An IBM manufacturing plant in the Southern Tier of Upstate New York has long drawn scrutiny due to pollution concerns. For decades, the plant seeped industrial solvents into the ground, affecting nearby residents and workers alike.
A recent article in the Poughkeepsie Journal reports that pollution remains a problem for more than 1,500 employees who still work at the plant. A decades-long cleanup effort has removed more than 70,000 gallons of toxic chemicals from the ground, alleviating the exposure of residential neighborhoods. However, officials from the New York State Department of Environmental Conservation report that an underground pool of concentrated solvents remains below the plant site.
The pool contains up to a million gallons of toxic chemicals and covers approximately eight village blocks, according to attorneys for the neighborhood residents. State officials have not yet announced a plan or timetable for removing the chemicals. Because of the vast infrastructure of underground pipelines, tunnels and storage tanks, any removal plan would be fraught with challenges.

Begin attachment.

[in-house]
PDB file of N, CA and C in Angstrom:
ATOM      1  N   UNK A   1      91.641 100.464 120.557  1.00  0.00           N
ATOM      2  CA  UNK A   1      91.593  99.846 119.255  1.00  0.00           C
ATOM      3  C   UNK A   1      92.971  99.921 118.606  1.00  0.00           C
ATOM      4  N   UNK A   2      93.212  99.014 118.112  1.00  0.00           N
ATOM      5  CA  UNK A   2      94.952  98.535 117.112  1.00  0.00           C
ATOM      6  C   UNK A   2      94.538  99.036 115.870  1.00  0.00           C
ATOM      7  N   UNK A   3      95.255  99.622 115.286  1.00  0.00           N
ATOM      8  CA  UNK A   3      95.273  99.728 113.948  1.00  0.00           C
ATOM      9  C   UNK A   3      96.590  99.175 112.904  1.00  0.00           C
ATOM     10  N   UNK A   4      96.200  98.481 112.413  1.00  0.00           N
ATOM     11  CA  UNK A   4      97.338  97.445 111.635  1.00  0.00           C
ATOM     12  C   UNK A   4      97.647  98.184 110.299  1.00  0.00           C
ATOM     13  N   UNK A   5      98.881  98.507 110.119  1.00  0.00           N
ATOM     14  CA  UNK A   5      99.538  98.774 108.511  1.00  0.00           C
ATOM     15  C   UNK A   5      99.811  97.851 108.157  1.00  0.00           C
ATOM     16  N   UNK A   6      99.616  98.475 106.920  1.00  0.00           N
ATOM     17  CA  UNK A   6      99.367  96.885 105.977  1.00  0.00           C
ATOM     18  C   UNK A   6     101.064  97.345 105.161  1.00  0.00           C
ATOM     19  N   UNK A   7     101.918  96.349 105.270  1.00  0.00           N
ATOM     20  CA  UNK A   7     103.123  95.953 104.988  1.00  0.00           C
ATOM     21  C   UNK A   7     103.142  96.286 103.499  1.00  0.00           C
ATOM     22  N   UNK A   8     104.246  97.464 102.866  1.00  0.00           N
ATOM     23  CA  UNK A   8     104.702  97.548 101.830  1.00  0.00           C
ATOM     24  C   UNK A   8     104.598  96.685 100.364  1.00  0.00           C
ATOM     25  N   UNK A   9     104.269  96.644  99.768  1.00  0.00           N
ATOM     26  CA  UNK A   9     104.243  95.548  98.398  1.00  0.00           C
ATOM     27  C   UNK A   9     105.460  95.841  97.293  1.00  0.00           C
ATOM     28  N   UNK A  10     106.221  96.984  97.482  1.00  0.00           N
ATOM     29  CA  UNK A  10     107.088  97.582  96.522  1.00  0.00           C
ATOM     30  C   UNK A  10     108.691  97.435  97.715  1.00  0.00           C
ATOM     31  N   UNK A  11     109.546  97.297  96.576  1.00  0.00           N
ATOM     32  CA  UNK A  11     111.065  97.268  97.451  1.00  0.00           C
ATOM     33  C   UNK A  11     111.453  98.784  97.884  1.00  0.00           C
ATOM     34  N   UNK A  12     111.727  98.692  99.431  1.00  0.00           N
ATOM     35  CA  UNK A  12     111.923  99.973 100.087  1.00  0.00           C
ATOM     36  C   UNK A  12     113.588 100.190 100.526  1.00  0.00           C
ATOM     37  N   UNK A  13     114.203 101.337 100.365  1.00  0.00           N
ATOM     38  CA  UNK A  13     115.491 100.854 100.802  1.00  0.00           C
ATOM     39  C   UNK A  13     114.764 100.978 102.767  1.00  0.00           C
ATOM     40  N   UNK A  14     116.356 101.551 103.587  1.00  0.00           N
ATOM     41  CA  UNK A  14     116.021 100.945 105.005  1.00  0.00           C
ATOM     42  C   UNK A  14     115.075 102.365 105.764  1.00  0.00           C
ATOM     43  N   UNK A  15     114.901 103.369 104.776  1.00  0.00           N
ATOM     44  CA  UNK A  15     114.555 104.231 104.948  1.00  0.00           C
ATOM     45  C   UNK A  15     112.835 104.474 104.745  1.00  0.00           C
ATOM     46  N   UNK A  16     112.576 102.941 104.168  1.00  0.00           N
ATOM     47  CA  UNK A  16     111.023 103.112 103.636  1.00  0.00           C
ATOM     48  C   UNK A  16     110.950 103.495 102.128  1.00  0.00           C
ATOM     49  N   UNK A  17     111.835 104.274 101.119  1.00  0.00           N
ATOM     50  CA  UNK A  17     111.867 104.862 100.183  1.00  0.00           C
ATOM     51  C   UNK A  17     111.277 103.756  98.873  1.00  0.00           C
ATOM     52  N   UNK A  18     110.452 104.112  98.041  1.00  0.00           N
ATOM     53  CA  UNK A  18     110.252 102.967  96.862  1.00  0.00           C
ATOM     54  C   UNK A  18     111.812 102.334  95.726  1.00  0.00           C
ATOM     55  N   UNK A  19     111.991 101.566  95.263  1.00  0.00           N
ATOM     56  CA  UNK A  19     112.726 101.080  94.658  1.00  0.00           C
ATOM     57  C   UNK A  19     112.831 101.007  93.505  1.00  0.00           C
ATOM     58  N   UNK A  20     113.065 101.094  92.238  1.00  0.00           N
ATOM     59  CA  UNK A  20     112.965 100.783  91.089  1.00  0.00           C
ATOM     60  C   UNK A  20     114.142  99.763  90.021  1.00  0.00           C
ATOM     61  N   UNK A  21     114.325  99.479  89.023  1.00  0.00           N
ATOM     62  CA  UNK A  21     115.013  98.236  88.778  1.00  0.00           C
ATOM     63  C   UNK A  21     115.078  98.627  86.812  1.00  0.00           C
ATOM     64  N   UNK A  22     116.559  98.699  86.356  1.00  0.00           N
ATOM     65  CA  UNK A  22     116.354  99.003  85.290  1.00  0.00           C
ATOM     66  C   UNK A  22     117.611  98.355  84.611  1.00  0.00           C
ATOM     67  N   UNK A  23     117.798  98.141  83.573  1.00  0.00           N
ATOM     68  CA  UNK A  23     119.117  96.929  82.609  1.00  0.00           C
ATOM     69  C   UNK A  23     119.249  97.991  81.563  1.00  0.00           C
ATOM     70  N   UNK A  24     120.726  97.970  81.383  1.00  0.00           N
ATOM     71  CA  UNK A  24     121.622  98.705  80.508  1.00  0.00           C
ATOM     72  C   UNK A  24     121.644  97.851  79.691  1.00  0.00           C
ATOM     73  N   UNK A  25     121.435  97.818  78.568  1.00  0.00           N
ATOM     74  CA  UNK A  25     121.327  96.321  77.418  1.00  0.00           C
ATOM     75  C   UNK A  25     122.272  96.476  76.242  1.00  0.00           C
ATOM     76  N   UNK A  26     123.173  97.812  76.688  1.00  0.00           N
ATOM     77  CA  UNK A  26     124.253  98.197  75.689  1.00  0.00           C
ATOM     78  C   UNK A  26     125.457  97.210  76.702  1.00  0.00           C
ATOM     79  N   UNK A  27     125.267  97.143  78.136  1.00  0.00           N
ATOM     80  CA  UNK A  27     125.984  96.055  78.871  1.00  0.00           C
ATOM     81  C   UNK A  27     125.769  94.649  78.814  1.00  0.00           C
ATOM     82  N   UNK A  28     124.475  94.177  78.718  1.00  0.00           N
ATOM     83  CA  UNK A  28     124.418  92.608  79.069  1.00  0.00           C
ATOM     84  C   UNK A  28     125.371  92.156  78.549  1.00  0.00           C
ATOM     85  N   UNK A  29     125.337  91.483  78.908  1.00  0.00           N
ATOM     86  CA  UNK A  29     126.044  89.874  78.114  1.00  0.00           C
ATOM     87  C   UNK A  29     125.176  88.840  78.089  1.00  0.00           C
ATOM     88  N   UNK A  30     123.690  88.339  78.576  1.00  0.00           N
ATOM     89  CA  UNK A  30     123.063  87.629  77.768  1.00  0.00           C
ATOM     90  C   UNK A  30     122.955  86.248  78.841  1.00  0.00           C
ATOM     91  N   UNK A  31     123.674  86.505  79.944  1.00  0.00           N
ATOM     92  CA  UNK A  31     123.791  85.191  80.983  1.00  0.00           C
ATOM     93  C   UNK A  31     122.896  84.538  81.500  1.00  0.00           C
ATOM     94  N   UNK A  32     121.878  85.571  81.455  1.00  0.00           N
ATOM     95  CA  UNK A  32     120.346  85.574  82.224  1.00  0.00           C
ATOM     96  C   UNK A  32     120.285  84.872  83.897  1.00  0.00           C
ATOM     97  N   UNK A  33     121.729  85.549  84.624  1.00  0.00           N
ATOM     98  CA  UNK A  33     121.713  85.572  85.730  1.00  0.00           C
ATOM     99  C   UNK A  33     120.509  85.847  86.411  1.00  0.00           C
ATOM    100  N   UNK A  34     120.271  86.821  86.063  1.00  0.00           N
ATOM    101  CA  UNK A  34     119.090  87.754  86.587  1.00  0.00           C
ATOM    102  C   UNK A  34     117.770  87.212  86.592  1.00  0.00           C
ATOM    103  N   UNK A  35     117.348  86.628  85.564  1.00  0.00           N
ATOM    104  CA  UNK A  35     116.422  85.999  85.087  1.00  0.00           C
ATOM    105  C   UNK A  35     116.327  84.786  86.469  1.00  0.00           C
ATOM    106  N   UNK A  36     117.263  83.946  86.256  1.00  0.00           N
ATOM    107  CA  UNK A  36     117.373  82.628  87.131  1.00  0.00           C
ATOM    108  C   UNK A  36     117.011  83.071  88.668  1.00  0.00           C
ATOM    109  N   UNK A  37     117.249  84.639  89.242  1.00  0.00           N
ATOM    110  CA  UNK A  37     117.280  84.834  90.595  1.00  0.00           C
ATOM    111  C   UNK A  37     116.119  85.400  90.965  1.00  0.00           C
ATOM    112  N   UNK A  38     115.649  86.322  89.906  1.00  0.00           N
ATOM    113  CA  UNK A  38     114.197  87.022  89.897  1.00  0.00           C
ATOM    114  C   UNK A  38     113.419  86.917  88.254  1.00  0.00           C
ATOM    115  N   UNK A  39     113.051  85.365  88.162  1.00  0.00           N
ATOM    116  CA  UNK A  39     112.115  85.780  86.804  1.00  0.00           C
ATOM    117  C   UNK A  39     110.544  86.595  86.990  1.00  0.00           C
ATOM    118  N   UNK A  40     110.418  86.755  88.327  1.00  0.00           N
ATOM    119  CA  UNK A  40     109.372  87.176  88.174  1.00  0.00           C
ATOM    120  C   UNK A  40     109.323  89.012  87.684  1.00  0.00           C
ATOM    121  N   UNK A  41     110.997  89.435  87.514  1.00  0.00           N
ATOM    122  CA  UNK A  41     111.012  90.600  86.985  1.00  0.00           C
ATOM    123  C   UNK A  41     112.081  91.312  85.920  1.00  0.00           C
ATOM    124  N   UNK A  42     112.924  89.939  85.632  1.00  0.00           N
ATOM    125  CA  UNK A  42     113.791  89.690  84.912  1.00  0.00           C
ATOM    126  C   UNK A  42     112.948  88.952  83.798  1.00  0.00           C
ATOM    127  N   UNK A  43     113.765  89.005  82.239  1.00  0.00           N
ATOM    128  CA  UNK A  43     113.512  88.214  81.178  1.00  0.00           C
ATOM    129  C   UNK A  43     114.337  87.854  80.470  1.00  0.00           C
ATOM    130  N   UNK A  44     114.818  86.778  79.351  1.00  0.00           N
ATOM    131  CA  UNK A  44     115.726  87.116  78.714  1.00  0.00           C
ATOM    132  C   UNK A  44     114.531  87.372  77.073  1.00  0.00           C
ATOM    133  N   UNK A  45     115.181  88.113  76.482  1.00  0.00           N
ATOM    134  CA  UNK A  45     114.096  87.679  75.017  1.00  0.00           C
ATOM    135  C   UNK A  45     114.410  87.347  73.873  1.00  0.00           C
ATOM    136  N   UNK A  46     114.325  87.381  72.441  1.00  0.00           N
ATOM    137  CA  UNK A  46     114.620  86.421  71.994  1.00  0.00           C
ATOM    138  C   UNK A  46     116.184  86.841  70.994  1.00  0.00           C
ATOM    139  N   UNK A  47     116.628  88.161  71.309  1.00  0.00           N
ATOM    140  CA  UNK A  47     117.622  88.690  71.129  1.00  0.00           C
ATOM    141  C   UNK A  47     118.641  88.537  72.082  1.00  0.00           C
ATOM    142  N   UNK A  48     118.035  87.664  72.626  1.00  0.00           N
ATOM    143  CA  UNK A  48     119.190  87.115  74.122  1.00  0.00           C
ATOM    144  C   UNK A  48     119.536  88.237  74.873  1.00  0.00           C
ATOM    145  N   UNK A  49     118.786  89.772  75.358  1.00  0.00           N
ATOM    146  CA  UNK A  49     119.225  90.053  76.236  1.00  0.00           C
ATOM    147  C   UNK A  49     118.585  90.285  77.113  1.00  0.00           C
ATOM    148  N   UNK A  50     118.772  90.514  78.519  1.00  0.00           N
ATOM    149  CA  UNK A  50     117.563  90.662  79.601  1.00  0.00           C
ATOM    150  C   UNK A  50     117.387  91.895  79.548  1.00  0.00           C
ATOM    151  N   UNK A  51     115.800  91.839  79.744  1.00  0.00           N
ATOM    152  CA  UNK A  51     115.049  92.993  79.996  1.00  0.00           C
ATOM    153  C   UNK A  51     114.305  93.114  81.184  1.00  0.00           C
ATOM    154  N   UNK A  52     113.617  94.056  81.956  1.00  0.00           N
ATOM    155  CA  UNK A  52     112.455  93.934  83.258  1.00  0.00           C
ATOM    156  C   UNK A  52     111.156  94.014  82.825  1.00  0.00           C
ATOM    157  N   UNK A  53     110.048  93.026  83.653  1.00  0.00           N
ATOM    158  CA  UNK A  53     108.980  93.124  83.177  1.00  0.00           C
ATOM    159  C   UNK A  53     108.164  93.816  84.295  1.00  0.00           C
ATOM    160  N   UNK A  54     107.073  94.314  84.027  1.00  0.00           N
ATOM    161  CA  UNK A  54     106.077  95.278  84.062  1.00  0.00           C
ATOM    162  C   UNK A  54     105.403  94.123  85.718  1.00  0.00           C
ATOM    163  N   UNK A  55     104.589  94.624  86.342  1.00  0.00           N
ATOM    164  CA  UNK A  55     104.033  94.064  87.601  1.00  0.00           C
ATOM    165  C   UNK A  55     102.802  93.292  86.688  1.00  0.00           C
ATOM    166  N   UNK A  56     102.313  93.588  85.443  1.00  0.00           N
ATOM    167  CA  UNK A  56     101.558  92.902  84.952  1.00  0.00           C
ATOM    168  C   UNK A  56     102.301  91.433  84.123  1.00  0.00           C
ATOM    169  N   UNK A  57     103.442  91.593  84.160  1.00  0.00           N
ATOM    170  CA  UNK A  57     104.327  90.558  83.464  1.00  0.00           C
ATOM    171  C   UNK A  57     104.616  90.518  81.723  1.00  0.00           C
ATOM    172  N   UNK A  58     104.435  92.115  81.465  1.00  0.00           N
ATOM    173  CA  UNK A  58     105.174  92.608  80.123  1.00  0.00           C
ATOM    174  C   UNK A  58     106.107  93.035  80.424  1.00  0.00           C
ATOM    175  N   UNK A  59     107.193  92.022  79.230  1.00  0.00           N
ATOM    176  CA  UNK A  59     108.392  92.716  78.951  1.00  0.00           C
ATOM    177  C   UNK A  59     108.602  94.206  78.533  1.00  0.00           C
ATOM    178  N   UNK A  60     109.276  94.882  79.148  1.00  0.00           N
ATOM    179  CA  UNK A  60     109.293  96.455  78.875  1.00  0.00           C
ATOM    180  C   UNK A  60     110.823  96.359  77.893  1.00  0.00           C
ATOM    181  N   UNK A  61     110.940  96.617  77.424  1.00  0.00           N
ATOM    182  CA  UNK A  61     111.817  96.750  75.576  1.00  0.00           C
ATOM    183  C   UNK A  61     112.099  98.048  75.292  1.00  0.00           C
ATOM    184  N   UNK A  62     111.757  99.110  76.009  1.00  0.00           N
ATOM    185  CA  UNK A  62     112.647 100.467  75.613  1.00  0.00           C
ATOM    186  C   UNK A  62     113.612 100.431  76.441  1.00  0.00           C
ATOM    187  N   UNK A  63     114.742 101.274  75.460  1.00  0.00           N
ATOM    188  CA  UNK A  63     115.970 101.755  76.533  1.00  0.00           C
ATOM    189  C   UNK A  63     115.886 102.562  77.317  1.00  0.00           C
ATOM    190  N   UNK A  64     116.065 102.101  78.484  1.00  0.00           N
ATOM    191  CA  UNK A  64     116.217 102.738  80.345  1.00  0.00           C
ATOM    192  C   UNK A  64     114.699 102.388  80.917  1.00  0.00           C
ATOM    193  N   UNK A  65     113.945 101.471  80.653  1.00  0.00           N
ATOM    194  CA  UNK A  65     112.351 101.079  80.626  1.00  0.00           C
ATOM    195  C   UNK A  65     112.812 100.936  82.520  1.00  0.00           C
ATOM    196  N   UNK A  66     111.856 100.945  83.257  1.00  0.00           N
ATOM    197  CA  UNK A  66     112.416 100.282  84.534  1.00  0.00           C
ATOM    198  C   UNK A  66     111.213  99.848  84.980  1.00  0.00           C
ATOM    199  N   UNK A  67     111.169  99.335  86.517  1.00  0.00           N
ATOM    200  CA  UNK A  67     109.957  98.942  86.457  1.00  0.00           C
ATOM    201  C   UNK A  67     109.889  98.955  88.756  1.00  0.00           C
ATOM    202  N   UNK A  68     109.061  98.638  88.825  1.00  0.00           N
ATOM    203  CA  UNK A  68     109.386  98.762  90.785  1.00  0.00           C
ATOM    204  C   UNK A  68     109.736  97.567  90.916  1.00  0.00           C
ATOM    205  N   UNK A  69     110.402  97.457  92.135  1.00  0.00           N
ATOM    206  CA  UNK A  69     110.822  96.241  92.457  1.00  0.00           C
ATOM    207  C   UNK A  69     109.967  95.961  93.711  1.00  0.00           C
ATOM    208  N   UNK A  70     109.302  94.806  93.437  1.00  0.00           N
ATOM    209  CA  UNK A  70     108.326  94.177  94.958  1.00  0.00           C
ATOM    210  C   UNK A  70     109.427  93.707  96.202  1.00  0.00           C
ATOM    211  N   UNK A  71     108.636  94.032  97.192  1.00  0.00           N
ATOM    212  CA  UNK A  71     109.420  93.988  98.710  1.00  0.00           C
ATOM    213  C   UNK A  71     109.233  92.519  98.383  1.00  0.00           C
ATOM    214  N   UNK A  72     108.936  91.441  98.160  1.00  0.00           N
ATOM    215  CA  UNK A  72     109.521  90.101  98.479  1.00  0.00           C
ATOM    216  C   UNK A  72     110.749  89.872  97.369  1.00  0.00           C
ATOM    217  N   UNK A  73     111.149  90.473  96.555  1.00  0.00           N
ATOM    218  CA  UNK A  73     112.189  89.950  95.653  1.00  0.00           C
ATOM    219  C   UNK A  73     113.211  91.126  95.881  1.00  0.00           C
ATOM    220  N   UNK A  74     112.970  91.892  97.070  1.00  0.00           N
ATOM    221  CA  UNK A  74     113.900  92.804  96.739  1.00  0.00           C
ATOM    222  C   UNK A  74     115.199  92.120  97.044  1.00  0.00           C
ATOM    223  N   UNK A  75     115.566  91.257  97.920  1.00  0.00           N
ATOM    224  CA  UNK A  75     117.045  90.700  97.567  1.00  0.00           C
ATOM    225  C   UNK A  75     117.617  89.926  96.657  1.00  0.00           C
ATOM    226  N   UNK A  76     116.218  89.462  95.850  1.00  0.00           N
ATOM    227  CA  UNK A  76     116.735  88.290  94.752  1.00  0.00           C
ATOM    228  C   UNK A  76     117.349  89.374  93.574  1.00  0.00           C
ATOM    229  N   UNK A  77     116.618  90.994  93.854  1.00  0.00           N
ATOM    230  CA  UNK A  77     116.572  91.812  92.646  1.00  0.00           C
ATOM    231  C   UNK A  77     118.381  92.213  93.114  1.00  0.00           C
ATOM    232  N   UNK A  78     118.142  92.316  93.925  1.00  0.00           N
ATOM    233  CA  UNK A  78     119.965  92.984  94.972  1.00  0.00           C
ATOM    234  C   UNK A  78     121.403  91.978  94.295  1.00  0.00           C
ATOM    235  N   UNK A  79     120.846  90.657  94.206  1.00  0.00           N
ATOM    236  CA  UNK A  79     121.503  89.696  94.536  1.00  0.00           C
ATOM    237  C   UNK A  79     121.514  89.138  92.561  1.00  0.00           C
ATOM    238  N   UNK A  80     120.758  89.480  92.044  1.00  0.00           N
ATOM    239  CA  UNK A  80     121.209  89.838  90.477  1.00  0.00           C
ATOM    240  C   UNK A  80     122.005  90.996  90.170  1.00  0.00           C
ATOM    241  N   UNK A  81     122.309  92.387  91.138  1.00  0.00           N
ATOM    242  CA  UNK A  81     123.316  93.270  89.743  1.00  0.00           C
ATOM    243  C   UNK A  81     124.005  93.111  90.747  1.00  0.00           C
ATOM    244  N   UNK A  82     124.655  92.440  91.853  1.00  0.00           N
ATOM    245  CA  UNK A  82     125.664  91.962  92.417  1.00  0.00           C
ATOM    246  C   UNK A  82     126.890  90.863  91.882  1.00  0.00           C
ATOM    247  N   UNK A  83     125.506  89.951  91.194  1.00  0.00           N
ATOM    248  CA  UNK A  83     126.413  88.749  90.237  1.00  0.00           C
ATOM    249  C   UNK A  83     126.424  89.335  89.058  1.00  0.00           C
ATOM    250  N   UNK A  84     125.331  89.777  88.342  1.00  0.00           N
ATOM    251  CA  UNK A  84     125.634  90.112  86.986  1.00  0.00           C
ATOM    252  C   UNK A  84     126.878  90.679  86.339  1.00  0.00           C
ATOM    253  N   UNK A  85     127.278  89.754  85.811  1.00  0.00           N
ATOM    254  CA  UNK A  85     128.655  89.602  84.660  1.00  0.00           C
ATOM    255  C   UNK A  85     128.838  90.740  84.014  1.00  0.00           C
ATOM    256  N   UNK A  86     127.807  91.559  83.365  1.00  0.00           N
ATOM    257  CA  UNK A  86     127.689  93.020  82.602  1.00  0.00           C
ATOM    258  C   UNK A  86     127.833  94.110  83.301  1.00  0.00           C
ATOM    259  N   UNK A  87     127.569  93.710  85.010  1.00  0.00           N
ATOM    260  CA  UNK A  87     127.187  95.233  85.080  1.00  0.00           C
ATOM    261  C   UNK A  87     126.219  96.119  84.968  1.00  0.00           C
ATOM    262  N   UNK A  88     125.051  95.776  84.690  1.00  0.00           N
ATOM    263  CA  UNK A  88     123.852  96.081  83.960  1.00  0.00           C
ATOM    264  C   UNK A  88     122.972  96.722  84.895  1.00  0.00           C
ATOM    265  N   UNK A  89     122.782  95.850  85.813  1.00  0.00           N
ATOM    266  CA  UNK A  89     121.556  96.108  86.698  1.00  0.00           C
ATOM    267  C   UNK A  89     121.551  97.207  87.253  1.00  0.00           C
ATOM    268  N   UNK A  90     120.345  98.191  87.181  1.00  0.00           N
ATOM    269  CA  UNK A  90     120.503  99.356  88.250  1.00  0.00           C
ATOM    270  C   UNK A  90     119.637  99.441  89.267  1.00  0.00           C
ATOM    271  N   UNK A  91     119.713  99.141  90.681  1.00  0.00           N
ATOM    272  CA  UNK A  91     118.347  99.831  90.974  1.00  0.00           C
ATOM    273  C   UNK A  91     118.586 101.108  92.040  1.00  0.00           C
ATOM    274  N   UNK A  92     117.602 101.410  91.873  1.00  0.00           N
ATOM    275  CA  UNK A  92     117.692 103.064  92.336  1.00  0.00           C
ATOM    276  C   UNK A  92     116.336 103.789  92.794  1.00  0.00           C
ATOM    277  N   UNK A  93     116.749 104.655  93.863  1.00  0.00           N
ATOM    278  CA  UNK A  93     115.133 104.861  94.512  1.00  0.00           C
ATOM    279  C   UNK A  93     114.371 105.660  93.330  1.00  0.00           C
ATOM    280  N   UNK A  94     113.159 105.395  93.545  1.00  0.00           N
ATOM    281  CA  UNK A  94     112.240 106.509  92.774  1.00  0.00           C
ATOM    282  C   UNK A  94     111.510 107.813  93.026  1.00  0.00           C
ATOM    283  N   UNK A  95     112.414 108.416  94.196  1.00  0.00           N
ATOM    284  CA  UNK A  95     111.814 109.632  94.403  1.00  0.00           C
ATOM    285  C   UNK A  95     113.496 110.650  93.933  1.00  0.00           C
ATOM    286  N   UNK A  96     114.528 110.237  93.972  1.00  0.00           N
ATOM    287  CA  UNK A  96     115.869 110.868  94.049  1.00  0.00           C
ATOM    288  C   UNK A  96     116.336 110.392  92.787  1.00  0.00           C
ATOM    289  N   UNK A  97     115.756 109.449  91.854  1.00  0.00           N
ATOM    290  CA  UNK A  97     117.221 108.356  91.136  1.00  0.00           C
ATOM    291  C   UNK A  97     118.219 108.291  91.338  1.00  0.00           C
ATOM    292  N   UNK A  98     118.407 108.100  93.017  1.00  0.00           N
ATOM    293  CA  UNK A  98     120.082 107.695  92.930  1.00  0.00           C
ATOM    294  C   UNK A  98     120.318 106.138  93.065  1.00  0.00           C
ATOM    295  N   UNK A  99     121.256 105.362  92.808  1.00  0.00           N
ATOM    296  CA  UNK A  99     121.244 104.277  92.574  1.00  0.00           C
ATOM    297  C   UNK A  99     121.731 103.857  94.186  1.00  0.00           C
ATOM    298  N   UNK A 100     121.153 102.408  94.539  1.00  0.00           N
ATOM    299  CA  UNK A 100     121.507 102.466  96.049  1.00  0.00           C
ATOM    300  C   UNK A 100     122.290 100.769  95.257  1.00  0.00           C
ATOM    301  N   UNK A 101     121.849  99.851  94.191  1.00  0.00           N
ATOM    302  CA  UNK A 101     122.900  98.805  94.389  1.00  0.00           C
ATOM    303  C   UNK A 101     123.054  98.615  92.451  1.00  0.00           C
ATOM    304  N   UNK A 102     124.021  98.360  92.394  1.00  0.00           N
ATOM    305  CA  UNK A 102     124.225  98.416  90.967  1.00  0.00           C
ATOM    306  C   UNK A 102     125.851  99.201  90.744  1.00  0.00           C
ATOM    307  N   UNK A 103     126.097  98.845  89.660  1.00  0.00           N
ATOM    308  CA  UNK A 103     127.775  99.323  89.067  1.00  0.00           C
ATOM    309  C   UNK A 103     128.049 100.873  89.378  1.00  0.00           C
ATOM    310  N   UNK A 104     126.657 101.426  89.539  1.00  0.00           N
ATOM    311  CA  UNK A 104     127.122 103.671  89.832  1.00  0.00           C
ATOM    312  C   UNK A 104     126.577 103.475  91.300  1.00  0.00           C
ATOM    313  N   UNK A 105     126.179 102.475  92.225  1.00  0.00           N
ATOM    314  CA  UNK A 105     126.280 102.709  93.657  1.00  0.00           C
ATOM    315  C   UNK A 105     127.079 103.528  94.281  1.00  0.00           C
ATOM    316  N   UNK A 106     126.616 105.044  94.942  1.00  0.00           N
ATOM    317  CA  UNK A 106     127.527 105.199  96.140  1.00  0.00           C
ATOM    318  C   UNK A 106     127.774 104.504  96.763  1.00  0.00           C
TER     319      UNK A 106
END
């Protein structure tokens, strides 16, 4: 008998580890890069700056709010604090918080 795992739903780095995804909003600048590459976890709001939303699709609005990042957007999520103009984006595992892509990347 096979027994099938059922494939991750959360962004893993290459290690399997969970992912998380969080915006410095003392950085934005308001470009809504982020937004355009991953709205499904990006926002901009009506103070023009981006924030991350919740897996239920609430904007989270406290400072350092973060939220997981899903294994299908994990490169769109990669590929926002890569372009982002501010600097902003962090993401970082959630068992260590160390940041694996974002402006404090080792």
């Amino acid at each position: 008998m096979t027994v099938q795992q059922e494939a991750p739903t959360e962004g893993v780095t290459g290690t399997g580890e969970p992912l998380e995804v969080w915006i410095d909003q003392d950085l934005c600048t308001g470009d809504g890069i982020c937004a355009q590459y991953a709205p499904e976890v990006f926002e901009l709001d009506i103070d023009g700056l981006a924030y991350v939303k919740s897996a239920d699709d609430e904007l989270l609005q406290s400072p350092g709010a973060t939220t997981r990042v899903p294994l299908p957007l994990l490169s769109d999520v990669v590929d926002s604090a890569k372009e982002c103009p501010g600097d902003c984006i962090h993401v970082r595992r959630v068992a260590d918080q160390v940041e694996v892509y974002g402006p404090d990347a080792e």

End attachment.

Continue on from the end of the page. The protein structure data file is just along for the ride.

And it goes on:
One of the toxins at issue – trichloroethylene (TCE) – has been linked with high mortality rates among IBM workers exposed to the chemical during the 1950s, 60s and 70s. In high concentrations, TCE can cause cancer, birth defects and other illnesses.
Tests performed at the IBM plant in 2005 uncovered levels more than three times the safe exposure limit in many of the plant’s buildings. They also detected concentrations of more than 2,000 times the safe amount in soil around the plant.
Many occupational illnesses are linked with exposure to toxins. The IBM plant is just one example of a significant number of workplaces across the state where workers face toxic exposure risks. While safety regulations and governmental oversight play a key role in managing that risk, workers still sometimes suffer the consequences of irresponsibility on the part of their employers. If you or someone you know has been diagnosed with an occupational disease, it’s important to seek legal help from a qualified lawyer.
Source: Poughkeepsie Journal, “IBM toxic pool defies cleanup,” Tom Wilber (April 11, 2015).